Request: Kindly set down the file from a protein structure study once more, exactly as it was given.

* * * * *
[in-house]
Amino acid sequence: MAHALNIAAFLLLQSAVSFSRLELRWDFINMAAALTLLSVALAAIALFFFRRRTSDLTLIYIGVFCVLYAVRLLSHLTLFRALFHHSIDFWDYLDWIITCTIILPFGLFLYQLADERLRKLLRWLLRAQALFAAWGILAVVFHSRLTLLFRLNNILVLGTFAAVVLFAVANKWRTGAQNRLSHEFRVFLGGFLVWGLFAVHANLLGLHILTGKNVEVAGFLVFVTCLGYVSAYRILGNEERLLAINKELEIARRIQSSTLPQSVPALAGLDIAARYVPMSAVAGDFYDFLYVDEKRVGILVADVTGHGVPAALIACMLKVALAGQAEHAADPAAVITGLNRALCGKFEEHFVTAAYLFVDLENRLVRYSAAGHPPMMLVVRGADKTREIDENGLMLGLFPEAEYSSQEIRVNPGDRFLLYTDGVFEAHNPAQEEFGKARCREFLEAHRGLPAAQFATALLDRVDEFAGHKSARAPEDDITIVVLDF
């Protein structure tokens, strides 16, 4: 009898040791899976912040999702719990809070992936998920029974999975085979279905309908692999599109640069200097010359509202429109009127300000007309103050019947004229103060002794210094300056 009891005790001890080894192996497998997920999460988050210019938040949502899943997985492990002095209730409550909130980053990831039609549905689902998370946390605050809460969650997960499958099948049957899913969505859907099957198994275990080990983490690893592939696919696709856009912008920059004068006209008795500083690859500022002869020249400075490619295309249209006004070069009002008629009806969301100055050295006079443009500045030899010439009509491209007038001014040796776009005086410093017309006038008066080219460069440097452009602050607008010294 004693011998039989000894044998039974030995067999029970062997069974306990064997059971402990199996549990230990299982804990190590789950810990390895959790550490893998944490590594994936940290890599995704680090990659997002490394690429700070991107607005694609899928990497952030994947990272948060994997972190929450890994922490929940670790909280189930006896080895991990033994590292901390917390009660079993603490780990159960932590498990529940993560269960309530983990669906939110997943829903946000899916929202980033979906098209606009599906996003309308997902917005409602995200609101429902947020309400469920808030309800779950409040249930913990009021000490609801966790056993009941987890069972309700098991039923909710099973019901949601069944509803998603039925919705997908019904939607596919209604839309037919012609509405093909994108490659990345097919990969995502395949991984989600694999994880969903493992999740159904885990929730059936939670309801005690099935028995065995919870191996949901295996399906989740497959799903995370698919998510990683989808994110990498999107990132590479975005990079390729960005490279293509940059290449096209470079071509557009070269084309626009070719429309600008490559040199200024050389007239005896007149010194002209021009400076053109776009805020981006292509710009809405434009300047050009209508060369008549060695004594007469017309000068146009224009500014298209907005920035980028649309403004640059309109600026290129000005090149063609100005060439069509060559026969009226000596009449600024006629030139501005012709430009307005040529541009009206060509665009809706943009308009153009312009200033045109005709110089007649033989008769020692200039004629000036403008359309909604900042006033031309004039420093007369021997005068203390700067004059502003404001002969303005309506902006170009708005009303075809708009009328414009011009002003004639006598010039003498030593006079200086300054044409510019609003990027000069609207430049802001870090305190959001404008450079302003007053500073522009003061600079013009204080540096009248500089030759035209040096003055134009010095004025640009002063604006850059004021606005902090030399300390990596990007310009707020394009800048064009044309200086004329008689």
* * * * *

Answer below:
[in-house]
Amino acid sequence: MAHALNIAAFLLLQSAVSFSRLELRWDFINMAAALTLLSVALAAIALFFFRRRTSDLTLIYIGVFCVLYAVRLLSHLTLFRALFHHSIDFWDYLDWIITCTIILPFGLFLYQLADERLRKLLRWLLRAQALFAAWGILAVVFHSRLTLLFRLNNILVLGTFAAVVLFAVANKWRTGAQNRLSHEFRVFLGGFLVWGLFAVHANLLGLHILTGKNVEVAGFLVFVTCLGYVSAYRILGNEERLLAINKELEIARRIQSSTLPQSVPALAGLDIAARYVPMSAVAGDFYDFLYVDEKRVGILVADVTGHGVPAALIACMLKVALAGQAEHAADPAAVITGLNRALCGKFEEHFVTAAYLFVDLENRLVRYSAAGHPPMMLVVRGADKTREIDENGLMLGLFPEAEYSSQEIRVNPGDRFLLYTDGVFEAHNPAQEEFGKARCREFLEAHRGLPAAQFATALLDRVDEFAGHKSARAPEDDITIVVLDF
């Protein structure tokens, strides 16, 4: 009898040791899976912040999702719990809070992936998920029974999975085979279905309908692999599109640069200097010359509202429109009127300000007309103050019947004229103060002794210094300056 009891005790001890080894192996497998997920999460988050210019938040949502899943997985492990002095209730409550909130980053990831039609549905689902998370946390605050809460969650997960499958099948049957899913969505859907099957198994275990080990983490690893592939696919696709856009912008920059004068006209008795500083690859500022002869020249400075490619295309249209006004070069009002008629009806969301100055050295006079443009500045030899010439009509491209007038001014040796776009005086410093017309006038008066080219460069440097452009602050607008010294 004693011998039989000894044998039974030995067999029970062997069974306990064997059971402990199996549990230990299982804990190590789950810990390895959790550490893998944490590594994936940290890599995704680090990659997002490394690429700070991107607005694609899928990497952030994947990272948060994997972190929450890994922490929940670790909280189930006896080895991990033994590292901390917390009660079993603490780990159960932590498990529940993560269960309530983990669906939110997943829903946000899916929202980033979906098209606009599906996003309308997902917005409602995200609101429902947020309400469920808030309800779950409040249930913990009021000490609801966790056993009941987890069972309700098991039923909710099973019901949601069944509803998603039925919705997908019904939607596919209604839309037919012609509405093909994108490659990345097919990969995502395949991984989600694999994880969903493992999740159904885990929730059936939670309801005690099935028995065995919870191996949901295996399906989740497959799903995370698919998510990683989808994110990498999107990132590479975005990079390729960005490279293509940059290449096209470079071509557009070269084309626009070719429309600008490559040199200024050389007239005896007149010194002209021009400076053109776009805020981006292509710009809405434009300047050009209508060369008549060695004594007469017309000068146009224009500014298209907005920035980028649309403004640059309109600026290129000005090149063609100005060439069509060559026969009226000596009449600024006629030139501005012709430009307005040529541009009206060509665009809706943009308009153009312009200033045109005709110089007649033989008769020692200039004629000036403008359309909604900042006033031309004039420093007369021997005068203390700067004059502003404001002969303005309506902006170009708005009303075809708009009328414009011009002003004639006598010039003498030593006079200086300054044409510019609003990027000069609207430049802001870090305190959001404008450079302003007053500073522009003061600079013009204080540096009248500089030759035209040096003055134009010095004025640009002063604006850059004021606005902090030399300390990596990007310009707020394009800048064009044309200086004329008689």